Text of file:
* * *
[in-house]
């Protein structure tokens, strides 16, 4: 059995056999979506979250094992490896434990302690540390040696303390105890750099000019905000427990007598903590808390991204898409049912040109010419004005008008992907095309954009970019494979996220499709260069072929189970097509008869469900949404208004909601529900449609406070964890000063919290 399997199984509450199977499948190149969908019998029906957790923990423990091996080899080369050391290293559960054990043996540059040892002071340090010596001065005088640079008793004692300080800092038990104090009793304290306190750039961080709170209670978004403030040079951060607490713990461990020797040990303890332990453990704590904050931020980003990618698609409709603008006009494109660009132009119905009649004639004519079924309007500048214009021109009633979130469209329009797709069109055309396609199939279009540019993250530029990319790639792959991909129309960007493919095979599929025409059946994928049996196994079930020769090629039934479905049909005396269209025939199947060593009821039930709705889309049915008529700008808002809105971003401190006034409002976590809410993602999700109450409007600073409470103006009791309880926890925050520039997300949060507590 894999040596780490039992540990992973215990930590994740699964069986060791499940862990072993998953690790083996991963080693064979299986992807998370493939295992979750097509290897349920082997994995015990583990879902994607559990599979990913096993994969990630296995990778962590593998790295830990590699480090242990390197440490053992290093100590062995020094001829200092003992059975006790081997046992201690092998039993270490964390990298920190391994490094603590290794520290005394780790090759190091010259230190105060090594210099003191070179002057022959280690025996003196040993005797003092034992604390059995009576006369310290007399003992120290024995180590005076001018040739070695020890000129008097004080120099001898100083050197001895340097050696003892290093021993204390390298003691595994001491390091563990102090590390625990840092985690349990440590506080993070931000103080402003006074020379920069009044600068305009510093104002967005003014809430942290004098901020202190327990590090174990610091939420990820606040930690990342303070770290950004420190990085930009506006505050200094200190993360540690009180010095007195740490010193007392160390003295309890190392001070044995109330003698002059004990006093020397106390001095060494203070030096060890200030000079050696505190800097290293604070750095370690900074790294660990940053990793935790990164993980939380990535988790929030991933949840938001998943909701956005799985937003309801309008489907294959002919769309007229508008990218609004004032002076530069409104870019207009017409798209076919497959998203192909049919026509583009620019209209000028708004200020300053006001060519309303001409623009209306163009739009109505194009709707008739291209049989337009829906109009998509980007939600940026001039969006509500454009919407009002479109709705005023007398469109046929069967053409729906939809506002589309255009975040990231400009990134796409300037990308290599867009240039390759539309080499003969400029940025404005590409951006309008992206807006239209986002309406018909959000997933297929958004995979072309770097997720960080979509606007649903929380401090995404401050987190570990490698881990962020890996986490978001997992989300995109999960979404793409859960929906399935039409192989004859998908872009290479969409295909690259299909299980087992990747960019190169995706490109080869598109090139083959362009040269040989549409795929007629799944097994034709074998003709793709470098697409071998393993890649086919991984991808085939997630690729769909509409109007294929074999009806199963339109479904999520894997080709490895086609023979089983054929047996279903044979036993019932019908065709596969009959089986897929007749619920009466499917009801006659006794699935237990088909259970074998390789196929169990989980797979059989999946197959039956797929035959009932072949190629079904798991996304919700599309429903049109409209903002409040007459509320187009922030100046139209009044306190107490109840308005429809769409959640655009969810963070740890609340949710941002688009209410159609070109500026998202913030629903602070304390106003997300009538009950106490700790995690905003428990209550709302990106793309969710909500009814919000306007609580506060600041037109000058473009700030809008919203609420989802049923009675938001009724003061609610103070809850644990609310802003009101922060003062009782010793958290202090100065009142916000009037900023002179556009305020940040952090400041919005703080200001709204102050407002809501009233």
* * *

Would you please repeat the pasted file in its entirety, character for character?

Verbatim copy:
[in-house]
């Protein structure tokens, strides 16, 4: 059995056999979506979250094992490896434990302690540390040696303390105890750099000019905000427990007598903590808390991204898409049912040109010419004005008008992907095309954009970019494979996220499709260069072929189970097509008869469900949404208004909601529900449609406070964890000063919290 399997199984509450199977499948190149969908019998029906957790923990423990091996080899080369050391290293559960054990043996540059040892002071340090010596001065005088640079008793004692300080800092038990104090009793304290306190750039961080709170209670978004403030040079951060607490713990461990020797040990303890332990453990704590904050931020980003990618698609409709603008006009494109660009132009119905009649004639004519079924309007500048214009021109009633979130469209329009797709069109055309396609199939279009540019993250530029990319790639792959991909129309960007493919095979599929025409059946994928049996196994079930020769090629039934479905049909005396269209025939199947060593009821039930709705889309049915008529700008808002809105971003401190006034409002976590809410993602999700109450409007600073409470103006009791309880926890925050520039997300949060507590 894999040596780490039992540990992973215990930590994740699964069986060791499940862990072993998953690790083996991963080693064979299986992807998370493939295992979750097509290897349920082997994995015990583990879902994607559990599979990913096993994969990630296995990778962590593998790295830990590699480090242990390197440490053992290093100590062995020094001829200092003992059975006790081997046992201690092998039993270490964390990298920190391994490094603590290794520290005394780790090759190091010259230190105060090594210099003191070179002057022959280690025996003196040993005797003092034992604390059995009576006369310290007399003992120290024995180590005076001018040739070695020890000129008097004080120099001898100083050197001895340097050696003892290093021993204390390298003691595994001491390091563990102090590390625990840092985690349990440590506080993070931000103080402003006074020379920069009044600068305009510093104002967005003014809430942290004098901020202190327990590090174990610091939420990820606040930690990342303070770290950004420190990085930009506006505050200094200190993360540690009180010095007195740490010193007392160390003295309890190392001070044995109330003698002059004990006093020397106390001095060494203070030096060890200030000079050696505190800097290293604070750095370690900074790294660990940053990793935790990164993980939380990535988790929030991933949840938001998943909701956005799985937003309801309008489907294959002919769309007229508008990218609004004032002076530069409104870019207009017409798209076919497959998203192909049919026509583009620019209209000028708004200020300053006001060519309303001409623009209306163009739009109505194009709707008739291209049989337009829906109009998509980007939600940026001039969006509500454009919407009002479109709705005023007398469109046929069967053409729906939809506002589309255009975040990231400009990134796409300037990308290599867009240039390759539309080499003969400029940025404005590409951006309008992206807006239209986002309406018909959000997933297929958004995979072309770097997720960080979509606007649903929380401090995404401050987190570990490698881990962020890996986490978001997992989300995109999960979404793409859960929906399935039409192989004859998908872009290479969409295909690259299909299980087992990747960019190169995706490109080869598109090139083959362009040269040989549409795929007629799944097994034709074998003709793709470098697409071998393993890649086919991984991808085939997630690729769909509409109007294929074999009806199963339109479904999520894997080709490895086609023979089983054929047996279903044979036993019932019908065709596969009959089986897929007749619920009466499917009801006659006794699935237990088909259970074998390789196929169990989980797979059989999946197959039956797929035959009932072949190629079904798991996304919700599309429903049109409209903002409040007459509320187009922030100046139209009044306190107490109840308005429809769409959640655009969810963070740890609340949710941002688009209410159609070109500026998202913030629903602070304390106003997300009538009950106490700790995690905003428990209550709302990106793309969710909500009814919000306007609580506060600041037109000058473009700030809008919203609420989802049923009675938001009724003061609610103070809850644990609310802003009101922060003062009782010793958290202090100065009142916000009037900023002179556009305020940040952090400041919005703080200001709204102050407002809501009233």